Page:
"It's hard to be entertainingly irreverent and deeply earnest at the same time, but John Horgan pulls it off in Rational Mysticism as he searches for answers to the biggest questions: Why is there suffering? Is lasting fulfillment possible? What happens after death? Do we live in a benign, even purposeful universe or a cold, indifferent one? His quest brings him in touch with sages, boundary-stretching scientists, and the occasional crackpot whose psychedelic experiments may have gone on too long. All are appraised with Horgan's patented wit and pungency, and with a fine balance of skepticism and sympathy. You may disagree with some of these people, but you'll finish this engrossing book with new data to bring to old, deep questions." Robert Wright, author of Non-Zero and The Moral Animal
"This book is as much a personal quest for mystical enlightenment as it is a thought-provoking pilgrimage to the growing interface of science and spirituality. Horgan's odyssey is both intellectually courageous in confronting the 'big' questions and personally adventurous... Beautifully written, it is an informative and compelling read." Lester Grinspoon, Professor of Psychiatry Emeritus, Harvard Medical School, co-author of Psychedelic Drugs Revisited
"A wonderful book. A modern Odysseus, John Horgan sails through unmapped, dangerous waters to bring back tales of personal enlightenment and the scientific understanding of what it may mean in terms of brain biology." Robert Pollack, Professor of Biological Sciences, Director, Columbia University Center for the Study of Science and Religion
How do trances, visions, prayer, satori, and other mystical manifestations "work"? What are their neurological mechanisms and psychological implications? John Horgan investigates a wide range of fields — chemistry, physics, psychology, radiology, theology, and more — to narrow the gap between reason and enlightenment. As both a seeker and an award-winning journalist, Horgan is uniquely positioned to profile researchers and their work. To find the ends of enlightenment, he communes with a number of experts, including the theologian Huston Smith, spiritual heir to Joseph Campbell; Andrew Newberg, the scientist whose quest for the brain's "God module" was the focus of a Newsweek cover story; Ken Wilber, the doyen of transpersonal psychology; Alexander Shulgin, the legendary chemist who has synthesized scores of psychedelic drugs and tested them on himself; and Susan Blackmore, a Zen practitioner, psychologist, and parapsychology debunker who teaches at Oxford.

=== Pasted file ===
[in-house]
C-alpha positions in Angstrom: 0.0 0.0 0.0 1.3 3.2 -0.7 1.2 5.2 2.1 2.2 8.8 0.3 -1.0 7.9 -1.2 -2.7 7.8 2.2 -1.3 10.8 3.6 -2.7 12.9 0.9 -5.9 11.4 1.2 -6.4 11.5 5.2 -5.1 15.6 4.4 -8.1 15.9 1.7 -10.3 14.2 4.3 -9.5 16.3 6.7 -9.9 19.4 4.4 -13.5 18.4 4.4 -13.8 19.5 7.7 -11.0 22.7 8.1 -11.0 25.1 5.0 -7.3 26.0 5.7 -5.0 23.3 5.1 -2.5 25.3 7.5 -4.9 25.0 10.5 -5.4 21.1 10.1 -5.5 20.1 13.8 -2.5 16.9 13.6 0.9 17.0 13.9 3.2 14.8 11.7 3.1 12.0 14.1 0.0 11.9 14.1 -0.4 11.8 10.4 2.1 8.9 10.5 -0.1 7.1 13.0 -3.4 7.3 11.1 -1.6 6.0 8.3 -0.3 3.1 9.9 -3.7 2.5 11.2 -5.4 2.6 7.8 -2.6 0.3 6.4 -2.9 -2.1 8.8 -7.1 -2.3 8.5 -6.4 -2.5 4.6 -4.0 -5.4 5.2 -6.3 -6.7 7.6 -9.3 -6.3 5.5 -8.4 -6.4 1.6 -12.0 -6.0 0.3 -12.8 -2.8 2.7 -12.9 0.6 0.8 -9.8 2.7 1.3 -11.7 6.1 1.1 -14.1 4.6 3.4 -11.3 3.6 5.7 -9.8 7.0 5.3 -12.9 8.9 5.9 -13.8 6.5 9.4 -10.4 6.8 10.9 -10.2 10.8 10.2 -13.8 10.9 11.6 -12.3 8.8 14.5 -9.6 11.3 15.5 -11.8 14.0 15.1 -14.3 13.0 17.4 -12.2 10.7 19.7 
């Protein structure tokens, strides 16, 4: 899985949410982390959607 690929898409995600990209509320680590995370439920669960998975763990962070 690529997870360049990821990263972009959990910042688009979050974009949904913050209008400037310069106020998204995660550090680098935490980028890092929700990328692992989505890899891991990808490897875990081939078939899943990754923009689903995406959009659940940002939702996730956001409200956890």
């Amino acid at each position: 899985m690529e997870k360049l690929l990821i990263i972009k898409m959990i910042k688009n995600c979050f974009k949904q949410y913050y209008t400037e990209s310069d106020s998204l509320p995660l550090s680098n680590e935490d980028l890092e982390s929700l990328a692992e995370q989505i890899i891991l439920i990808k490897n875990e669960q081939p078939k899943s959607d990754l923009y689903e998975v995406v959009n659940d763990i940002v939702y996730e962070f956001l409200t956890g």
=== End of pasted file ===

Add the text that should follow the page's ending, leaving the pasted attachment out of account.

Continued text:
Horgan also explores the strikingly similar effects of "mystical technologies" like sensory deprivation, prayer, fasting, trance, dancing, meditation, and drug trips. He tells of participating in experiments that seek the neurological underpinnings of mystical experiences. And, finally, he recounts his own tortuous search for enlightenment — adventurous, poignant, and sometimes surprisingly comic.
Horgan's conclusions resonate with the controversial climax of The End of Science because, as he argues, the most enlightened mystics and the most enlightened scientists end up in the same place — confronting the imponderable depth of the universe.
"A marvelous book....It's 'The Varieties of Religious Experience' meets 'Siddhartha.'....What elevates 'Rational Mysticism' above the normal
journalist-takes-a-road-trip are Horgan's special talents. He is not your typical milquetoasty science writer....[Horgan has] a gift for pulling back the curtain to unveil diminutive wizards, a technique he employs adroitly in this new book....Books about mysticism come in two main varieties: the gooey prose of the believer and the adolescent bitchiness of the skeptic. Horgan tackles this impossible subject journalistically--critically but with an open heart." Dick Teresi, New York Times Book Review, March 23, 2003.
"This is a spendidly written, beautifully organized, honestly and passionately argumentative book, balanced on the cusp between belief and unbelief, a provocative and even moving book over which hovers the questing shade of William James. Though he never abandons his rationalism, Horgan is clearly a seeker; he understands perfectly the allure of the spirit...Still, as Horgan implies, it is the journey toward understanding why there is something rather than nothing, not the arrival, that matters." Martin Levin, Globe and Mail, Toronto, April 19, 2003.
"In Rational Mysticism, [Horgan] profiles an eclectic group of scientists, philosophers and dabblers in psychedelic substances, all of whom are trying to explain the enlightened and altered states of mind associated with mystical experiences. It's a great read, full of amusing vignettes and thoughtful reflections... Rational Mysticism is less about the science of mysticism than about a search for the meaning of life. From the opening pages, in which Horgan gives a poignant account of a cherished pet's death, he is looking for answers to the classic questions about existence, the universe and the immortality of the mind." Stephen Mihm, Washington Post Book World, March 9, 2003